It is not surprising to see that business continuity, people and wider organisational risks are included in the top risks.
Many organisations within the charity sector have had to reduce, in some cases drastically, their forecasted income for 2020 and cancel or re-invent their flagship fundraising events to account for social-distancing requirements and the uncertainty that coronavirus has created.
Even before lockdown, many charities were also revisiting how diverse and sustainable their sources of income were.
Over the last few years, a key regulatory area of focus for the charity sector has understandably been the General Data Protection Regulation (GDPR).
This complex regulation will continue to require management attention as the expectations of the Information Commissioner’s Office (ICO) continue to evolve, particularly in relation to the technical measures required for personal data protection.
Additionally, there have been other recent and important changes in the regulatory landscape and expectations of regulators.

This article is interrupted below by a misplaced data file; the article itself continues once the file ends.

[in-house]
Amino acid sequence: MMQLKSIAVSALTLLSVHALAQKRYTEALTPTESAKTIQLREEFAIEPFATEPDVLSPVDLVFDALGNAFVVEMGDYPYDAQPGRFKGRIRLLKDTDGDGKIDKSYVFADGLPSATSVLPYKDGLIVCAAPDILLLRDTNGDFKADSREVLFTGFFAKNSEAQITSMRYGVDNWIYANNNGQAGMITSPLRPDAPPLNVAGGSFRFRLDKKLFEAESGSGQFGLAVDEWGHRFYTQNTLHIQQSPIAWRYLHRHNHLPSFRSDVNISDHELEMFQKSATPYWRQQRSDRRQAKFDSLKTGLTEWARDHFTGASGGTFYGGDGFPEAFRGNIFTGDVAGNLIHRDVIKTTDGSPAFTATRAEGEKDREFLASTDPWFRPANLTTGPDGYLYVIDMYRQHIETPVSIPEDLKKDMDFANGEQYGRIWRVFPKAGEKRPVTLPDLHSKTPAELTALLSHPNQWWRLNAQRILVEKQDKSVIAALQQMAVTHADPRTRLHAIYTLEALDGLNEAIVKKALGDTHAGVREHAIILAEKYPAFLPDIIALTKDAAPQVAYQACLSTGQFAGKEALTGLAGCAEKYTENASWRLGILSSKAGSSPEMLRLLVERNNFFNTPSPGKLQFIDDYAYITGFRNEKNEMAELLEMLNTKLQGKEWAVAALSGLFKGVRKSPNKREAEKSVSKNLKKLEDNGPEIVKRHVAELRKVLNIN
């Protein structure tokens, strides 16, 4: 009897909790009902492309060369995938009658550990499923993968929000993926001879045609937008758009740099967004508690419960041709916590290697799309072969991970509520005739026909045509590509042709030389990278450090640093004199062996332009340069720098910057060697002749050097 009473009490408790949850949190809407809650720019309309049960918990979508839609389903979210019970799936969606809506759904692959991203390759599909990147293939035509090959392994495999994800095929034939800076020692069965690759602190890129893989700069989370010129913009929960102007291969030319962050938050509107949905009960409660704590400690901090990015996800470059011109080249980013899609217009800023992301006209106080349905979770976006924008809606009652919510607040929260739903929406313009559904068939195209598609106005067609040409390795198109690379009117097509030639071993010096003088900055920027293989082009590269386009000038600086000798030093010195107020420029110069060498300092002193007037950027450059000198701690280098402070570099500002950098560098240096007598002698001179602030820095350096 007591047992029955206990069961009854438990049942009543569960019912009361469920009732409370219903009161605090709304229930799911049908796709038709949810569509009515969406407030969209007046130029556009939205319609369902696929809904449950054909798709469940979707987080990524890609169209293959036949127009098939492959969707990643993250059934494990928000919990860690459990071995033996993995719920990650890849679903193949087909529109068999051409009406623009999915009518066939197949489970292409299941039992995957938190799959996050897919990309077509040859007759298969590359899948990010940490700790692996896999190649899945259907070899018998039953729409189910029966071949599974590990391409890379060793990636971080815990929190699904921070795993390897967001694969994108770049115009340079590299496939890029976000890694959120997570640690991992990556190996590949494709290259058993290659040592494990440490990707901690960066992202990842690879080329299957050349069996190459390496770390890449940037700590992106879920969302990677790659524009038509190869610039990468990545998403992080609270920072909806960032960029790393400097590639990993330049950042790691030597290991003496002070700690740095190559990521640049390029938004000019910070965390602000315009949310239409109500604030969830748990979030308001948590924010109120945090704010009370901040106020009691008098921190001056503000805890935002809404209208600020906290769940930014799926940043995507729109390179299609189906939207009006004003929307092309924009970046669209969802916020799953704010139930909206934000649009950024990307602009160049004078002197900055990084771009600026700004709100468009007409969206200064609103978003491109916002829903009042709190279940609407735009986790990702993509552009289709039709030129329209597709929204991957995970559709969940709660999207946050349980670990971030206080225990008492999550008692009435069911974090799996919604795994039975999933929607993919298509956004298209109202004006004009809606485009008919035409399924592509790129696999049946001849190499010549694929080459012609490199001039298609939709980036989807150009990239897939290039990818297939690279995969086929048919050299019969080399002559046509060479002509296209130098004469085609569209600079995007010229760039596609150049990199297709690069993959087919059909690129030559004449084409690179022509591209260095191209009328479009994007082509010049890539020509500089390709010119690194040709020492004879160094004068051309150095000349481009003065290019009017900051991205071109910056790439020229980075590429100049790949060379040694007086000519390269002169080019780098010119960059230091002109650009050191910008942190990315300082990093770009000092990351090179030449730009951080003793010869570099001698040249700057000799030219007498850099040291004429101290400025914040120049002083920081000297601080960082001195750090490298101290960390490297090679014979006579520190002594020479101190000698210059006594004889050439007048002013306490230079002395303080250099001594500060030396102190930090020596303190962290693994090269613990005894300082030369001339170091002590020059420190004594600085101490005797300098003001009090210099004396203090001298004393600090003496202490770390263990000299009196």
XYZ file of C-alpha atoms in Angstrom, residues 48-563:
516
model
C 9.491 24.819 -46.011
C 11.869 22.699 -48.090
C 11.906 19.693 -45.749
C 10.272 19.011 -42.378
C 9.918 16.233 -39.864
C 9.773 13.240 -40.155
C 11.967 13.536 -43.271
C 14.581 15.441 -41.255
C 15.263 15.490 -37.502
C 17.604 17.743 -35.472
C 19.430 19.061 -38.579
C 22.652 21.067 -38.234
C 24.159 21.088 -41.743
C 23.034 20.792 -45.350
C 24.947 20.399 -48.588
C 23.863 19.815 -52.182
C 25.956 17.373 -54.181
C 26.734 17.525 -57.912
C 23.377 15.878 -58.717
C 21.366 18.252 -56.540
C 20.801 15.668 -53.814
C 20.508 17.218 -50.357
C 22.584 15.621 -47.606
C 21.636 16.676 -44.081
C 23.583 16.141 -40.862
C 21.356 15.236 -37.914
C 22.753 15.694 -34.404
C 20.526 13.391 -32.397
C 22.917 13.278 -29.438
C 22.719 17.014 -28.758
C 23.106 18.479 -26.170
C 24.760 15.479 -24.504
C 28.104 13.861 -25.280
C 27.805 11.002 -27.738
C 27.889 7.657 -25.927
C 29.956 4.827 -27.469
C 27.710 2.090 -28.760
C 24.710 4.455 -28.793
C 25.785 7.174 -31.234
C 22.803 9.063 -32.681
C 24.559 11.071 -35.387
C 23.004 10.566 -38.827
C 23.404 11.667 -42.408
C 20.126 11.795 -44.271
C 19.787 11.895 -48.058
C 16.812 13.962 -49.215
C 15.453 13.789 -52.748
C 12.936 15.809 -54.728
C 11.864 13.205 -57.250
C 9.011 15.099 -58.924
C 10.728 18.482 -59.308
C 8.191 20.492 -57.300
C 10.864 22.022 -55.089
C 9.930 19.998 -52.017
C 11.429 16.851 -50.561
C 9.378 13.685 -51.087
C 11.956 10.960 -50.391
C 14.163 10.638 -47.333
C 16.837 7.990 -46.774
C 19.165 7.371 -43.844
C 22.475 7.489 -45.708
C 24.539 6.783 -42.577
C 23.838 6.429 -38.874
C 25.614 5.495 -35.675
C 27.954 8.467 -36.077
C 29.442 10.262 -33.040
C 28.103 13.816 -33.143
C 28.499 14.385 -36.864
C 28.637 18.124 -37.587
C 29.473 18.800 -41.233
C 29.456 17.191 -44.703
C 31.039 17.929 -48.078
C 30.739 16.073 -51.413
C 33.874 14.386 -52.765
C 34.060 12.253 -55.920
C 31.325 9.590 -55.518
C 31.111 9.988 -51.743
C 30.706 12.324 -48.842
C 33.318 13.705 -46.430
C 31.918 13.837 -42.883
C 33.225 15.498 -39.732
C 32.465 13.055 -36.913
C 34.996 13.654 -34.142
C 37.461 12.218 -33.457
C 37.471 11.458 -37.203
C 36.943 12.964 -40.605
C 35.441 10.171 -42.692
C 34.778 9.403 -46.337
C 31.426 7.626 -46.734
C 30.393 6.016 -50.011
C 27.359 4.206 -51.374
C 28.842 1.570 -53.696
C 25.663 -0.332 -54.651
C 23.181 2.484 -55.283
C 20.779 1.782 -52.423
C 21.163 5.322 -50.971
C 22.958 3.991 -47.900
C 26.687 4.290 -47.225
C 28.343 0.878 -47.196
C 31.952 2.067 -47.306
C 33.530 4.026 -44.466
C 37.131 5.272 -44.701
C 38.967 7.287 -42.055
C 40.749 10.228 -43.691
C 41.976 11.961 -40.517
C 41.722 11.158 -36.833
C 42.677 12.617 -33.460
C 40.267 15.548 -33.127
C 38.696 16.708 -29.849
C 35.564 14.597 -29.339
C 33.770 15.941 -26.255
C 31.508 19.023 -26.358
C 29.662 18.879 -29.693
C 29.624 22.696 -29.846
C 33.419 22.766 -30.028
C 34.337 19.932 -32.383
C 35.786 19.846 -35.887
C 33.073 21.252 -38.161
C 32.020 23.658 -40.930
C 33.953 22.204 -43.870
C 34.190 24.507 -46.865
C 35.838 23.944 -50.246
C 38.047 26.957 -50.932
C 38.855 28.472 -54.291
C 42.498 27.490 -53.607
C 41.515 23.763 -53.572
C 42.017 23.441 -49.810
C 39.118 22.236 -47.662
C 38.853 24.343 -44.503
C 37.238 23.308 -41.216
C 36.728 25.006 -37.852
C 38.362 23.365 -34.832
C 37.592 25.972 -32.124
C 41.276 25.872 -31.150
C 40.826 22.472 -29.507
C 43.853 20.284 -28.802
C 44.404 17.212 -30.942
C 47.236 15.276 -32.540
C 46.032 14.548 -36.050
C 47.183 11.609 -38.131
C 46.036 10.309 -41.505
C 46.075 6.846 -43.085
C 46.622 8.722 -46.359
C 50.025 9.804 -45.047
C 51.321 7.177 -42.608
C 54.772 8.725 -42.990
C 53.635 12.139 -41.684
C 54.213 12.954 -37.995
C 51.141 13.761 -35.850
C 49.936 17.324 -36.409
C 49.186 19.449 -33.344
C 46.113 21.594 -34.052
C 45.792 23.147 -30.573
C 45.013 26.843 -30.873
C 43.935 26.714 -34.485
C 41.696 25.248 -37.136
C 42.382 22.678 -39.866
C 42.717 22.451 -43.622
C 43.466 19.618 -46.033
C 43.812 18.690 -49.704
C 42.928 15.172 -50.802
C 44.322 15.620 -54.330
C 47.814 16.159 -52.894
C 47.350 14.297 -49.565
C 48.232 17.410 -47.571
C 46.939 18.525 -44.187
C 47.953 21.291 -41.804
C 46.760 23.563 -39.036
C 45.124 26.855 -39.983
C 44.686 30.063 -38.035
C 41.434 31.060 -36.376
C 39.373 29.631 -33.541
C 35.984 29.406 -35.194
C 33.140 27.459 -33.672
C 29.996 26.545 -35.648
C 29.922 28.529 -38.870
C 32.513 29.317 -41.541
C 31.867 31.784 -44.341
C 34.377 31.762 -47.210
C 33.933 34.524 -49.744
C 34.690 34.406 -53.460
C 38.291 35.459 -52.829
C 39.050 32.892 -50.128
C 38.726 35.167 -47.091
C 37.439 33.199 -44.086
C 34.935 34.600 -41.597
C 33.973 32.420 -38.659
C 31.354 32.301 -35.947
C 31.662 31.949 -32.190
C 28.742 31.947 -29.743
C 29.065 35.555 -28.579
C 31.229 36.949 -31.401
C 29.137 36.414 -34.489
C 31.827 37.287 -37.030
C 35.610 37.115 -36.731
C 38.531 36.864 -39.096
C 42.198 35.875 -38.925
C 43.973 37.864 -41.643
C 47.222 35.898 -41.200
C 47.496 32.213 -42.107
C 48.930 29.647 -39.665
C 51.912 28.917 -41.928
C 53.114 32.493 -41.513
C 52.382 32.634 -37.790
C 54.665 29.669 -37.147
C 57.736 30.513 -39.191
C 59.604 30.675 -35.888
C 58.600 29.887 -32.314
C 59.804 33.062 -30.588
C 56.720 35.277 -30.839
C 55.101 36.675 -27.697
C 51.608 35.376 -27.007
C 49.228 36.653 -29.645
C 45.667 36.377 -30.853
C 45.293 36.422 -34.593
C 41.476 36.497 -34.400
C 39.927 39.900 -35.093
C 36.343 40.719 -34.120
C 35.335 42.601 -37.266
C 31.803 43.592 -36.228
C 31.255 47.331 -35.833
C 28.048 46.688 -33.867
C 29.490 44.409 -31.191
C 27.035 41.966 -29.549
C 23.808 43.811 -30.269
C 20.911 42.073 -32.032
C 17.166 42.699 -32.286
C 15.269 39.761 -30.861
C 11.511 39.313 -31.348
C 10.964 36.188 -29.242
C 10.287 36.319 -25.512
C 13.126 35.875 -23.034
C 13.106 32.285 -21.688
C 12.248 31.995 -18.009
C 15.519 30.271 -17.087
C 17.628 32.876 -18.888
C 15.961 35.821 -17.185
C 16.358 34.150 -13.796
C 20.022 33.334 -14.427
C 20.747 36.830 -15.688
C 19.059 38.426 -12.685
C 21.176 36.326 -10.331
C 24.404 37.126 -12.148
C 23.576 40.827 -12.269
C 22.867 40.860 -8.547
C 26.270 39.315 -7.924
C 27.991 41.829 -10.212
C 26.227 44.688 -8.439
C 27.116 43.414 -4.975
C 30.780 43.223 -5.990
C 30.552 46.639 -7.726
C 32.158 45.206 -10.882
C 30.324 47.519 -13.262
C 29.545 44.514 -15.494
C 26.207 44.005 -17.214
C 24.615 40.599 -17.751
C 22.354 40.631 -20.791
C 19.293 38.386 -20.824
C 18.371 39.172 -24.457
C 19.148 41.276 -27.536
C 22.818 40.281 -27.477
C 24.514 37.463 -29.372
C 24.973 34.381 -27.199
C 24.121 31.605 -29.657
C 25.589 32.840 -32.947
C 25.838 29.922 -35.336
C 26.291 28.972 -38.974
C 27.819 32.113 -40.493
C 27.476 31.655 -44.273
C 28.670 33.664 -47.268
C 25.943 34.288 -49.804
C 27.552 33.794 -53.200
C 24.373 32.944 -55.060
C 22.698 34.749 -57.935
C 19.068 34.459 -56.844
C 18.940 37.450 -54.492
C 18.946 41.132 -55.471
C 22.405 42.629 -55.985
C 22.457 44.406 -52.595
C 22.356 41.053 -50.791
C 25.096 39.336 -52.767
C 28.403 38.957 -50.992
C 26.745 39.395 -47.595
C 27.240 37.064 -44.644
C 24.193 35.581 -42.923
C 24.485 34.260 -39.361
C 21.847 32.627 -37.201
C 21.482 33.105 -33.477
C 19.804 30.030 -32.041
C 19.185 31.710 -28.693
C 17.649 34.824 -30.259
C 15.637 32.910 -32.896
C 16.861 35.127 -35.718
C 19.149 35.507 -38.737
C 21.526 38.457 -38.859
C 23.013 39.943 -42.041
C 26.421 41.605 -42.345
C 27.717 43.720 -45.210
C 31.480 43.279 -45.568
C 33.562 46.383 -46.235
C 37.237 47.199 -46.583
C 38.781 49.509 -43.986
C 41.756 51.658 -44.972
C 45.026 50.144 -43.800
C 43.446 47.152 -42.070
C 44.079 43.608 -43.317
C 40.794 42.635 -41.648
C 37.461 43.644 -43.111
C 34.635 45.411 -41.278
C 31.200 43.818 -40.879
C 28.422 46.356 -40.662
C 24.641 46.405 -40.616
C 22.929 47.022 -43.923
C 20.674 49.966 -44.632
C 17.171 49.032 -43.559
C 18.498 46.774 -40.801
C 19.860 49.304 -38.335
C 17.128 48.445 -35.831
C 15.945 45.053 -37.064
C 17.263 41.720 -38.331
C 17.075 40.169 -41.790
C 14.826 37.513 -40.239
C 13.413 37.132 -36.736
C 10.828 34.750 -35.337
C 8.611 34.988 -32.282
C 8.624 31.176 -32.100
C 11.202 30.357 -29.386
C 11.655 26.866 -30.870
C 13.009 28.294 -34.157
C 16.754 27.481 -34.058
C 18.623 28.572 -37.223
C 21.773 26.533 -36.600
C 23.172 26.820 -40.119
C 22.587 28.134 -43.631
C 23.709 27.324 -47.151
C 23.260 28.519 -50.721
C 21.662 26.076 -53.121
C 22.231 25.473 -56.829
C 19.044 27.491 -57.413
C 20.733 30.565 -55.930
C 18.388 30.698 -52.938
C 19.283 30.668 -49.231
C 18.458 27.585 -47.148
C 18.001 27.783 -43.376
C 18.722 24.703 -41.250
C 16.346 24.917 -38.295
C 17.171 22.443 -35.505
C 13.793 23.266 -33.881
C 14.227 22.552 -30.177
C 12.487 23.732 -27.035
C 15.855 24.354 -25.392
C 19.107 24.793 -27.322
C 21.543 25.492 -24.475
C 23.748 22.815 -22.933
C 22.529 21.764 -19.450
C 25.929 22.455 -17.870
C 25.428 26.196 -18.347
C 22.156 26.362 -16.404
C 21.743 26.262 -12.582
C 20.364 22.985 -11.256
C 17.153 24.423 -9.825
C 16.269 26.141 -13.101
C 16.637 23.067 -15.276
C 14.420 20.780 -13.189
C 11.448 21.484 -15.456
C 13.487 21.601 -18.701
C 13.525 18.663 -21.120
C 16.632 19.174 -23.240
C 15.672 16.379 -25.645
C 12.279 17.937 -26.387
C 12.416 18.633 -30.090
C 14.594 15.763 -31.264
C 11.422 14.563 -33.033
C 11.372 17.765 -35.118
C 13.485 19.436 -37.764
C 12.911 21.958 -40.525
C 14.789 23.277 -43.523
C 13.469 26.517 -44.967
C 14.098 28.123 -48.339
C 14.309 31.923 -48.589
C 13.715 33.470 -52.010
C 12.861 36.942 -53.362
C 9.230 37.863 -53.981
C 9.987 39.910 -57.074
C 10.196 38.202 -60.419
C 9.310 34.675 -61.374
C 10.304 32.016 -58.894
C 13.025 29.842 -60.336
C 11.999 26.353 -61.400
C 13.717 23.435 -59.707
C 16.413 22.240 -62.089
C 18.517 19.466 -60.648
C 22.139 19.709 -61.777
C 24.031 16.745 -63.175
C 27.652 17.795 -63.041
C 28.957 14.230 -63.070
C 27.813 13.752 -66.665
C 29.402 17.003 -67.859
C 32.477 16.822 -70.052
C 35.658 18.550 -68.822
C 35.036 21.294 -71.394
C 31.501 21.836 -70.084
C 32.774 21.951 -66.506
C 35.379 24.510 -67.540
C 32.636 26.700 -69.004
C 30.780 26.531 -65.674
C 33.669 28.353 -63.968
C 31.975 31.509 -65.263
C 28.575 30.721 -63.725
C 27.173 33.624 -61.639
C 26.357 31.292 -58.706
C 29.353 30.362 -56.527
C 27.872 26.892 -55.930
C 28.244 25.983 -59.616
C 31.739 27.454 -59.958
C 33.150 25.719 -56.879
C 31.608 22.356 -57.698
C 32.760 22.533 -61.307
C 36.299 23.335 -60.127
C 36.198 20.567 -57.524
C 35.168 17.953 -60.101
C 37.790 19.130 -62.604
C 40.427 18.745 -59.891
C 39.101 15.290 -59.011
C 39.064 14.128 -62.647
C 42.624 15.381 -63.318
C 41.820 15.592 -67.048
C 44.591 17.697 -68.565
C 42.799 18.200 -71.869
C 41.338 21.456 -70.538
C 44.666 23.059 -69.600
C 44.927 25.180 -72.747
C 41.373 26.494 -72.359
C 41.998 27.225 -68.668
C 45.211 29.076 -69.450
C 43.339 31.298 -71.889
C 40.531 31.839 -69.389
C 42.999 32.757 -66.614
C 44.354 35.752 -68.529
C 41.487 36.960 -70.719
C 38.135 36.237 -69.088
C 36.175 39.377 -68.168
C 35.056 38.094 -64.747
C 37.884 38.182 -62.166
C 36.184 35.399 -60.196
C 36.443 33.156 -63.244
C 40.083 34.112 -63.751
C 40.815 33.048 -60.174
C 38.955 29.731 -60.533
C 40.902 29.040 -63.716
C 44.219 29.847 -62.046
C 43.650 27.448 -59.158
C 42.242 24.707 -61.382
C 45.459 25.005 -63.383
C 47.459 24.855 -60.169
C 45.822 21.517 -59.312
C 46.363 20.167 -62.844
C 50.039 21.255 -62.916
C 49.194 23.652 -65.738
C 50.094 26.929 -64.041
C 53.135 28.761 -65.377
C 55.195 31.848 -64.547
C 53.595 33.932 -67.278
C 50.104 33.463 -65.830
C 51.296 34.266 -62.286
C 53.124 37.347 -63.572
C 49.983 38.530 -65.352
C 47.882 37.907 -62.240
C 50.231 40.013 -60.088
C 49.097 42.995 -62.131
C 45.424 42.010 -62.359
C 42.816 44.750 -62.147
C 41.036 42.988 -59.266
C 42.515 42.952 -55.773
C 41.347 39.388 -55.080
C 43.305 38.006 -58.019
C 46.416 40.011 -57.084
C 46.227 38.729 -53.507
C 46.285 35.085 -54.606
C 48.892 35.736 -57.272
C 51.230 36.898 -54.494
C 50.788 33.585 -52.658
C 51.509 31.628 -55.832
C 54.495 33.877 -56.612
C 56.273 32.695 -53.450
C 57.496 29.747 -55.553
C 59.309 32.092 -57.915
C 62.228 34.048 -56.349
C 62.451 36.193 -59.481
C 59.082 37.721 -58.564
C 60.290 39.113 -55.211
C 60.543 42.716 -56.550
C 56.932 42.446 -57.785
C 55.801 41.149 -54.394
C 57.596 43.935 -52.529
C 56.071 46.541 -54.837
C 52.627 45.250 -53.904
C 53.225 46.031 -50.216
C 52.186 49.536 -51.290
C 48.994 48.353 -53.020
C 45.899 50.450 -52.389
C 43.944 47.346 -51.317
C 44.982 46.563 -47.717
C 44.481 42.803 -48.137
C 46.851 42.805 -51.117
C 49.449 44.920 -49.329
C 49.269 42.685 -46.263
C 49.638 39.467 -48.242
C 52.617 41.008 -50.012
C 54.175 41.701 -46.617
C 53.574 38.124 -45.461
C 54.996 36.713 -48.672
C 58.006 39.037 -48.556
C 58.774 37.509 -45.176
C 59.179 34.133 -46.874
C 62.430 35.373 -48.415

In October 2019 a new Code of Fundraising Practice was released by the Fundraising Regulator and the Charity Commission. This code has advocated increasingly for the need for robust charity governance in the wake of some high-profile news stories and the need for trustees to have effective oversight of their charities.
Furthermore, the Charity Governance Code, updated in December 2020, focuses on integrity (principle 3), and equality, diversity and inclusion (principle 6).
Equality, diversity and inclusion, in particular, is an area we see charities focusing on and investing in.
Digital transformation is a common trend across the charity sector. Many are either advanced, in the middle of, or planning their digital transformation programmes to enable more effective engagement with donors and beneficiaries, as well as streamlined ways of working.